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two aspects. what he's saying is that in the process of brexit we must notjeopardise that in the process of brexit we must not jeopardise european security because there's been a lot of talk about the european union, because we are leaving, will cut us off from the alliance. you are all so we off from the alliance. you are all so we cannot give you these standards. and what he says is that would be bad for europe, and of course there is a twist to this because he's part of the bavarian wing of the alliance that is in germany holding it together, and basically i think he's making also a political point, but the question is whether theresa may and our government is in a position to make much of this. at the moment, the way they have handled the things there, they have handled the things there, they have handled the things there, they have been looking like people preparing for a penalty shoot out. they have been looking like people preparing for a penalty shoot outlj think really what has happened here is there is a fear of giving a nonmember of the eu access to the kind of privileged information that
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only members have. but surely common sense says used to do that if it's about not just making sense says used to do that if it's about notjust making people on the continent of people in the uk, after all we share data freely with australians, the canadian, the americans under the five eyes protocol and why shouldn't the european share it with us? we have been a trusted ally for decades, even before we were in the u. whether there a fear with corbyn or any links with russia coming through, it could i don't know. to the other big story of the night. the guardian, sajid javid is laying on the line. he had, and he is right. this is really frightening ideal, very sorry for anyone who lived in the area who is thinking if i pick lived in the area who is thinking if ipick up lived in the area who is thinking if i pick up something will that be contaminated? i pick up something will that be contaminated 7 and i pick up something will that be contaminated? and we do really need to know what's happening, and there is an indication that we are getting much closer to finding out... they should have had a sleep, shouldn't they? —— sweet. what this suggests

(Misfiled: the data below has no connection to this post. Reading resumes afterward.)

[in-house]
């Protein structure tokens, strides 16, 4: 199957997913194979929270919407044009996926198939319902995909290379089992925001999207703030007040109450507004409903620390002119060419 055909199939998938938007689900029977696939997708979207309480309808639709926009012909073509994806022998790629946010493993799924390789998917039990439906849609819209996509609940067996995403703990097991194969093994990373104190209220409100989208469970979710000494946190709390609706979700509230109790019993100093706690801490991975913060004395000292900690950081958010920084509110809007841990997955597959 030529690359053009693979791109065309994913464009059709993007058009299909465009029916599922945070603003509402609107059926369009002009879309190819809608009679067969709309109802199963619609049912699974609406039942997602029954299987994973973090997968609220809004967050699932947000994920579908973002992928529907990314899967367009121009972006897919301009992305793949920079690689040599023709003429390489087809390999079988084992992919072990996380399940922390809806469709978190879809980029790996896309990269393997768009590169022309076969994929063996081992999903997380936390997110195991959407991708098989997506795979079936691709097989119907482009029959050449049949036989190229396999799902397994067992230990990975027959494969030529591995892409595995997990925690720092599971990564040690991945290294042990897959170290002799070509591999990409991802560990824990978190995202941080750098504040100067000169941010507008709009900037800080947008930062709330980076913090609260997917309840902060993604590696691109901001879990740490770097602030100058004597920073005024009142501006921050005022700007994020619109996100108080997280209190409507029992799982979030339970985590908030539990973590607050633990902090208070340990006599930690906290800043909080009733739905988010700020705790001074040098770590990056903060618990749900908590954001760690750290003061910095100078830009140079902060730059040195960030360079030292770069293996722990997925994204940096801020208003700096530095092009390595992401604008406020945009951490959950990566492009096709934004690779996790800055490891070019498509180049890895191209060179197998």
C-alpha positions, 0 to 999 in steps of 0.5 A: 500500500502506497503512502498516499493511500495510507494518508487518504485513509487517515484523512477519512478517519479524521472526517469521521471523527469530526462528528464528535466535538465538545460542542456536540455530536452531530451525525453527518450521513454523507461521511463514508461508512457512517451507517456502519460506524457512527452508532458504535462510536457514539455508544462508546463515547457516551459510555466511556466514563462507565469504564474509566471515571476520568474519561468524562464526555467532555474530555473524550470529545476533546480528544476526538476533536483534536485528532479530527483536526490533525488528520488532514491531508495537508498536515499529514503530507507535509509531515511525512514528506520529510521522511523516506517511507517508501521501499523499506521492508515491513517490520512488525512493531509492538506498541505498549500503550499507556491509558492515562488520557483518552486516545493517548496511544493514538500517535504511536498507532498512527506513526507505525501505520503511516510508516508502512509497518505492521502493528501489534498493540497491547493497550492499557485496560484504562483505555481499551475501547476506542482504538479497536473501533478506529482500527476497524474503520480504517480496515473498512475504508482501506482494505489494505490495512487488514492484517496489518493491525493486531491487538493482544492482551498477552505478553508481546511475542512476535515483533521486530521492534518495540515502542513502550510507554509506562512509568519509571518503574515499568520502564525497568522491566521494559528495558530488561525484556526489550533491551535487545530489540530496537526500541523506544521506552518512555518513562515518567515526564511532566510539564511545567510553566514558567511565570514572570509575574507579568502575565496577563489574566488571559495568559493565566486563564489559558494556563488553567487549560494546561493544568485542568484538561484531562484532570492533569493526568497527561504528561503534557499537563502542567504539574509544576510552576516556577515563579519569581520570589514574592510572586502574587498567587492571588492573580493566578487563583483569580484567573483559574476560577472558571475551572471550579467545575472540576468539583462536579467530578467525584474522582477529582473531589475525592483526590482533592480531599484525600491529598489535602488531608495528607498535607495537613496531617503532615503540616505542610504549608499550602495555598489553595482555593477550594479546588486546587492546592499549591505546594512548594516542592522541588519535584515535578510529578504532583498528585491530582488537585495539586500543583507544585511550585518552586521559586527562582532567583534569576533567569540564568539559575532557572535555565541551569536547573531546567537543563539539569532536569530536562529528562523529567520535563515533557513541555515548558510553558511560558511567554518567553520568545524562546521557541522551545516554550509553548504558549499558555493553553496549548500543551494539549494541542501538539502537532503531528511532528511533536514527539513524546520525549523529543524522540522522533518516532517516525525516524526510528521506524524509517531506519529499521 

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is that container may have been deposited and shouldn't have done that... you talk about contamination, the metro says it's only based on a local witness, a friend of the couple involved, but it is novichok on a cigarette but in the authorities talked about a contaminated items. we don't know if the story is true, this mind might just be selling a story. regulating. —— speculating. just be selling a story. regulating. -- speculating. that raises very serious questions and that will happen at any anybody. what is shocking is the idea this stuff could be so resilient that something could be so resilient that something could be so resilient that something could be hanging around and still be... still around after all these weeks. they did clean up quite a big area but not everywhere. it may be that they will need to extend the clean—up area. we have got to be able to reassure the public that we know what is happening and that it is safe. i know this is the british